Smart Home Touch Panel UI
I worked with the home theater experts at Audio High to create a colorful custom touch panel experience for their client's fifty-thousand square foot home in Mexico. I designed a modern, iconic interface to control lighting, music, climate and security, and facilitate user access in 5 languages, within the limitations of the Crestron touch panel platform.
After laying out the touch panel UI using stock Crestron elements, Audio High realized the look wasn't representative of the custom solution they were building, nor their client's modern aesthetic. I was contracted to look at implementing a new approach.
Several design directions were explored to address the asks from Audio High: modern appearance, colorful, easy to discern/use, space for localization. Various groupings of controls were tried, with and without labeling. But we eventually decided controls needed to be labeled to facilitate use by guests to the home who would have no prior experience with the system. Because the Crestron panel has dedicated hardware buttons, I opted to make the iconography of the UI match that used on the hardware.
Ultimately we determined that a darker UI would better communicate aspects of lighting control, and would make the iconic elements more apparent. I created a clickable "breadcrumb trail" at the top of the UI to indicate the user's location in the system hierarchy, along with a subtle indicator of the current level of the home (which has 5 levels). The only artwork available from the property was some poorly captured architectural floor plans, so I colorized these and used them as representations of each level of the home.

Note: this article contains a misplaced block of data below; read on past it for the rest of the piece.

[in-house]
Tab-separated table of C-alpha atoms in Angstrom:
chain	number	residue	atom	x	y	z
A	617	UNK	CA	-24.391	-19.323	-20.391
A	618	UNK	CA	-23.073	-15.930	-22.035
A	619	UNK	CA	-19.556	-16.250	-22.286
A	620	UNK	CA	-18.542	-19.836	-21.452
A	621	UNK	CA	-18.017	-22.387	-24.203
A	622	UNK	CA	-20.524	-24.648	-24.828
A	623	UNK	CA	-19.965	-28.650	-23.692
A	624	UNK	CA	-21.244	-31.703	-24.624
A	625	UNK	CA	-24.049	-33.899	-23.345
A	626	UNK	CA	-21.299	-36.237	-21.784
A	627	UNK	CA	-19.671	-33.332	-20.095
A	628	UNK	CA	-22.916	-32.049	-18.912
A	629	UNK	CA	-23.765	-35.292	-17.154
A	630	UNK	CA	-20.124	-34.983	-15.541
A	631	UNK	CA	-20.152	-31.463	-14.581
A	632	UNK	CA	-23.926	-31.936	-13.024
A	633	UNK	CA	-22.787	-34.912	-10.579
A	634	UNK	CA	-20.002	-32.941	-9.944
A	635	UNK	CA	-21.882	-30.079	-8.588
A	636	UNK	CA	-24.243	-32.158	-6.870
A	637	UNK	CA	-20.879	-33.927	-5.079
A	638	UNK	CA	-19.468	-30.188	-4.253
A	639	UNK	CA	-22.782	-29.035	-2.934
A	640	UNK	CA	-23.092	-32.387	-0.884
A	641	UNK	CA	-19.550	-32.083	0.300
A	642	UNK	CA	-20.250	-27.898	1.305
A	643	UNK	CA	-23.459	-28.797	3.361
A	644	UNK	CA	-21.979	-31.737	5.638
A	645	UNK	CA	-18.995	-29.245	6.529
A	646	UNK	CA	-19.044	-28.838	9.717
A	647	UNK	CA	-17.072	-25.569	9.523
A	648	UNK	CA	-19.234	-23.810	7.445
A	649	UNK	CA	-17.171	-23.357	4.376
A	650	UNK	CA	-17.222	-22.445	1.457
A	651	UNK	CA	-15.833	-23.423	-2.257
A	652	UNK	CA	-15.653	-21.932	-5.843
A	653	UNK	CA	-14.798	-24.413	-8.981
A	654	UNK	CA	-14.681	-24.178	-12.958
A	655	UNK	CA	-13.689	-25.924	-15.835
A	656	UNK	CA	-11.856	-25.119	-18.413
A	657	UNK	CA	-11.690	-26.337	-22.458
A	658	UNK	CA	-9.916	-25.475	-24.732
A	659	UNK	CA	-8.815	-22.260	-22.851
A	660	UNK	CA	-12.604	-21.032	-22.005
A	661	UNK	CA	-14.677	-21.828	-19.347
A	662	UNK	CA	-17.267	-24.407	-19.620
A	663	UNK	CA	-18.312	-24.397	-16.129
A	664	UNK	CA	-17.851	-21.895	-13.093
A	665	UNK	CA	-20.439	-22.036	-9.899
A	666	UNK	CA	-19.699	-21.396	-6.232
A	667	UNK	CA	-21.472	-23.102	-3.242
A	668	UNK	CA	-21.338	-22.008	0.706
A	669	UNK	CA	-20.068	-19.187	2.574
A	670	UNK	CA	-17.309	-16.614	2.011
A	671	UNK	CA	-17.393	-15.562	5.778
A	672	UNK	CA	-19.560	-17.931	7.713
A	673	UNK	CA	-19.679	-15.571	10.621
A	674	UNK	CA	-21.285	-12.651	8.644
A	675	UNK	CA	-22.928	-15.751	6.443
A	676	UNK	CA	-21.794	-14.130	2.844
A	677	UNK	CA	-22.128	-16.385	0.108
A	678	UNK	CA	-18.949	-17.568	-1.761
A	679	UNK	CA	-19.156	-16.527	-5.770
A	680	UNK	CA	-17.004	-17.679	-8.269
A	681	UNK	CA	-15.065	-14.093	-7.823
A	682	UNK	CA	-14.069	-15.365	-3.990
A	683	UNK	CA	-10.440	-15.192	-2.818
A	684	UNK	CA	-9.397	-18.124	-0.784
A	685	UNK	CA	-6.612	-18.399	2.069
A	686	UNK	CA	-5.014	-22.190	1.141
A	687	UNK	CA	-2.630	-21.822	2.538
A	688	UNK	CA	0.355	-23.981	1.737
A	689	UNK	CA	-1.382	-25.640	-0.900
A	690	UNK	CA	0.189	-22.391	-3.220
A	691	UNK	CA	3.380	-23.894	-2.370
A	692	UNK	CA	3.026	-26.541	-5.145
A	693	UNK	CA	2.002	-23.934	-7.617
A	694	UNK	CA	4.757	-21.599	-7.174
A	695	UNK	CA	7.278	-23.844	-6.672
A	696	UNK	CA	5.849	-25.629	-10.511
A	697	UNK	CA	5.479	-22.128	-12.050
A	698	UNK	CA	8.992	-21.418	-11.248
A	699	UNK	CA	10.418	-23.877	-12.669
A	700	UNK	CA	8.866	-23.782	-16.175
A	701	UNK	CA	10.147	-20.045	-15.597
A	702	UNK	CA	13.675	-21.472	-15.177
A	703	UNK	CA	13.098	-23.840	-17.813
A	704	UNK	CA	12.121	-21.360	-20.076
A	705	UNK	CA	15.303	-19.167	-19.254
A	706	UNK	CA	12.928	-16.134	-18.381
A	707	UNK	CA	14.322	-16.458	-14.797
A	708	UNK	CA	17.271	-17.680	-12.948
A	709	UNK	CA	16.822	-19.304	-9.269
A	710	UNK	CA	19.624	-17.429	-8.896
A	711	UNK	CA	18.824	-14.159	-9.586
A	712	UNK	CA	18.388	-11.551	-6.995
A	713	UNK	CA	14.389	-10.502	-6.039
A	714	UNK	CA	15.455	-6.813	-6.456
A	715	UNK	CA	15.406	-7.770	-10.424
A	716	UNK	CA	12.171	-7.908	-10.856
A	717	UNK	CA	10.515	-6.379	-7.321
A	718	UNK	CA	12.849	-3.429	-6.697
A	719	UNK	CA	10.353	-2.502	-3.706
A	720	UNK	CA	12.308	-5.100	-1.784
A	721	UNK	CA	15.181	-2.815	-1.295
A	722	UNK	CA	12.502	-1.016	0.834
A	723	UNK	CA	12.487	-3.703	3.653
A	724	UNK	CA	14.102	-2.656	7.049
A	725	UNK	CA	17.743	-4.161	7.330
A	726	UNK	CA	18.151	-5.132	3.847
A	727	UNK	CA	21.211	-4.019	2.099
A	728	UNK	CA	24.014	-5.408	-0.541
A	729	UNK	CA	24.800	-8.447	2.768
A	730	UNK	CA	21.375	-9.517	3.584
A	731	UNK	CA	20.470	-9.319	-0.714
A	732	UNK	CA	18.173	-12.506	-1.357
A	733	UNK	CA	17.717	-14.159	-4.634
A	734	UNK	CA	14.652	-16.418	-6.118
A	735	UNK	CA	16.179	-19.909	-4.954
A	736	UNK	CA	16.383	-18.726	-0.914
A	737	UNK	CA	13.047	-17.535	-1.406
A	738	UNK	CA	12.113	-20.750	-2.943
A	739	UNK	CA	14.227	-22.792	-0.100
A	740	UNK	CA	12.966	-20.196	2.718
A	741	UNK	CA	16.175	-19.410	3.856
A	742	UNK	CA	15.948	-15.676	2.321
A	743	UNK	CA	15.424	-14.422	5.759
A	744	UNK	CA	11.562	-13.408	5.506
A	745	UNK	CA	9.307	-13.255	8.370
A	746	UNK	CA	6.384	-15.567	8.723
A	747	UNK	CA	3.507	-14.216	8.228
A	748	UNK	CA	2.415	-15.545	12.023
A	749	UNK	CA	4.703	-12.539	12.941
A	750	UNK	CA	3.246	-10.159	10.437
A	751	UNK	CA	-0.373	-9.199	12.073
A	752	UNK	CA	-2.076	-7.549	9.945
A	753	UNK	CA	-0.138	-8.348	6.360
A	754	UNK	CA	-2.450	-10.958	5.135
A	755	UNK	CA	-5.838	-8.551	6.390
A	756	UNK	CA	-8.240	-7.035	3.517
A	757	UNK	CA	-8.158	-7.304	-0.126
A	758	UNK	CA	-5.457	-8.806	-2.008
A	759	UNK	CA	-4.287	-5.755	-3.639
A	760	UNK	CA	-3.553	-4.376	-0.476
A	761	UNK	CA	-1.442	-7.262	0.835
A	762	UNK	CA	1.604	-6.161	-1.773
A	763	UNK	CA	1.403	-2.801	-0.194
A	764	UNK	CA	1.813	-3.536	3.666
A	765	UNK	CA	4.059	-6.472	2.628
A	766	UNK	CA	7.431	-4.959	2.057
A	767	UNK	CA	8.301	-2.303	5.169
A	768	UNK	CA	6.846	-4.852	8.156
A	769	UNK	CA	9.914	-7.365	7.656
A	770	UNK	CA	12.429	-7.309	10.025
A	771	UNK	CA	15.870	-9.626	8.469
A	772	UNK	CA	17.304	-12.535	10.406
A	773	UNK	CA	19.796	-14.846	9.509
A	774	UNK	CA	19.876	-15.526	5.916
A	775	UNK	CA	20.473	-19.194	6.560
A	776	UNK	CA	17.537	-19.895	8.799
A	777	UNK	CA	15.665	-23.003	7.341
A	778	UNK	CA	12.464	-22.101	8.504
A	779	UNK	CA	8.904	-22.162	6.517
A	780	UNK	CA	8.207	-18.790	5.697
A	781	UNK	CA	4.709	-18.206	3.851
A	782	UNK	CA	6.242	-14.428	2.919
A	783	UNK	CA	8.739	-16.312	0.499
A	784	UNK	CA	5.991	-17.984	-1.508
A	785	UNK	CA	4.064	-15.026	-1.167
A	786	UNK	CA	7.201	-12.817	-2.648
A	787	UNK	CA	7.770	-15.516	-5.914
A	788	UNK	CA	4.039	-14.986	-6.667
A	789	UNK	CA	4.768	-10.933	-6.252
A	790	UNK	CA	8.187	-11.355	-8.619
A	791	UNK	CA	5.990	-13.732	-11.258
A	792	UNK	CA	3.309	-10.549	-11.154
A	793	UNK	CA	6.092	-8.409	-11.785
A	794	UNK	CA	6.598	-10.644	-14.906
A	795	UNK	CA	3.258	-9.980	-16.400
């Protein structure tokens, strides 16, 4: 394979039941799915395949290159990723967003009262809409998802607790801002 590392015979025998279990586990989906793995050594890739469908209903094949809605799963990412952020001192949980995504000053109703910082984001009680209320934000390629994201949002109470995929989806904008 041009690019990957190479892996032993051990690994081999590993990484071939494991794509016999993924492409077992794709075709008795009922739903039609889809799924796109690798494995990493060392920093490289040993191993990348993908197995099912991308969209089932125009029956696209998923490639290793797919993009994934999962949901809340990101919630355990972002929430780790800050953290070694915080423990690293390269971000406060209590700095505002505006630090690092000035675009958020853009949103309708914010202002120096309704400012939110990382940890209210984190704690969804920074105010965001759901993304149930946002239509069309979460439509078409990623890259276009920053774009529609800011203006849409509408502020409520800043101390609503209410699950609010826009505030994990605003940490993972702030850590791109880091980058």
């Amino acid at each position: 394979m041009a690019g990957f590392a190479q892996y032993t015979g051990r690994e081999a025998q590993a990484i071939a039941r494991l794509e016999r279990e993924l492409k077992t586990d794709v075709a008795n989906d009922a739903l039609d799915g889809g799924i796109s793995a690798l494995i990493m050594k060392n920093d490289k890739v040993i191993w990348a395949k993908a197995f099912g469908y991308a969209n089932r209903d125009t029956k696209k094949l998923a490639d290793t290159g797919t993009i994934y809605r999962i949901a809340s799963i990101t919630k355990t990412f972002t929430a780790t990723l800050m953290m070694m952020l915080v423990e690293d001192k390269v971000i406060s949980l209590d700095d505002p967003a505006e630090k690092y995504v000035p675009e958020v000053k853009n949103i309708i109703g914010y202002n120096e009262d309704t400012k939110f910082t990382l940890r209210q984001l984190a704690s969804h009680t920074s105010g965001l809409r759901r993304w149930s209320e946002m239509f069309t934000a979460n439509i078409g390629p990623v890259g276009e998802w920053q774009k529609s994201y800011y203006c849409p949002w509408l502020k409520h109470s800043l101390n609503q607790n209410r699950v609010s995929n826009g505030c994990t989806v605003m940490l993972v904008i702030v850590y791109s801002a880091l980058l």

Throughout the project, I encountered numerous technical limitations in the system architecture that required affordances in the UI. Sliders could not provide continuous tracking of users' finger positions, and could only implemented in a linear orientation, so we wound up having to use increment buttons on all of them. Customizing the UI controls required specialized knowledge of Crestron's arcane development environment, and typographic control was all but non-existent. Thus I took it upon myself to interface with Crestron tech support and learn some of the development basics of their architecture so I could get as close to the envisioned design as possible.
By the end of the project, I had created a process and asset set which Audio High's engineering team could take and build out as needed, for multiple clients. I created a grid system as a general guide for control placement along with a color palette. To keep assets flexible, I used a bare minimum of images and built a custom font of all the icons used in the UI so they could be implemented in any location at any size.